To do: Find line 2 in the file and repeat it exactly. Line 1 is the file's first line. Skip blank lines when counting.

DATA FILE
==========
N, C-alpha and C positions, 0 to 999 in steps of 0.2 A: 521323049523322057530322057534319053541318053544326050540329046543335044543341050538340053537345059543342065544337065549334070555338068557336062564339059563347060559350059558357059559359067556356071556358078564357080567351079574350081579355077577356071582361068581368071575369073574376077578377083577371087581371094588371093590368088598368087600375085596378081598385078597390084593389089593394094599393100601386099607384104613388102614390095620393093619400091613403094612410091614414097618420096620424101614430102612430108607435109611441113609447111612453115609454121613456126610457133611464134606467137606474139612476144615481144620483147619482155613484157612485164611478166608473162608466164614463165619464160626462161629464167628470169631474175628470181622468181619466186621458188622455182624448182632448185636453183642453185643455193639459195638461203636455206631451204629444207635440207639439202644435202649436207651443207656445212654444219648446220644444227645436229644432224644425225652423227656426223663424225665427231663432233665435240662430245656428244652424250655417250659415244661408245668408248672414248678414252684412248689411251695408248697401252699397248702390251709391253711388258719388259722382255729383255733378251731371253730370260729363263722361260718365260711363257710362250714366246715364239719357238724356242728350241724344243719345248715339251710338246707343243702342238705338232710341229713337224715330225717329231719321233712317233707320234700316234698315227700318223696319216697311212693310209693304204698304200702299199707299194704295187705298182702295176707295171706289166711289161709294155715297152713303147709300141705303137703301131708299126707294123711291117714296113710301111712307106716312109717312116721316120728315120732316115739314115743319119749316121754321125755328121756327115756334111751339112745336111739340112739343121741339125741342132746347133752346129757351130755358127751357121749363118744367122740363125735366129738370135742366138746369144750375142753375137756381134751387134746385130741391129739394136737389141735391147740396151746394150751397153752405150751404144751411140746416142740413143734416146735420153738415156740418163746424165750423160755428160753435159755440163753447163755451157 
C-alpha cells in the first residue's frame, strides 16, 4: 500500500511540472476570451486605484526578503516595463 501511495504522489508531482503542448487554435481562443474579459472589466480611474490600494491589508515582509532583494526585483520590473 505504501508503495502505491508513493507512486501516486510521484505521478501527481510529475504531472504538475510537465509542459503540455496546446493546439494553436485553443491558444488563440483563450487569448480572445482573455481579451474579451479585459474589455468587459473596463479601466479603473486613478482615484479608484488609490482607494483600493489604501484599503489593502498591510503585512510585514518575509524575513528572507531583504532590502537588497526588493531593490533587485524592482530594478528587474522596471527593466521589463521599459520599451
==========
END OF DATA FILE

C-alpha cells in the first residue's frame, strides 16, 4: 500500500511540472476570451486605484526578503516595463 501511495504522489508531482503542448487554435481562443474579459472589466480611474490600494491589508515582509532583494526585483520590473 505504501508503495502505491508513493507512486501516486510521484505521478501527481510529475504531472504538475510537465509542459503540455496546446493546439494553436485553443491558444488563440483563450487569448480572445482573455481579451474579451479585459474589455468587459473596463479601466479603473486613478482615484479608484488609490482607494483600493489604501484599503489593502498591510503585512510585514518575509524575513528572507531583504532590502537588497526588493531593490533587485524592482530594478528587474522596471527593466521589463521599459520599451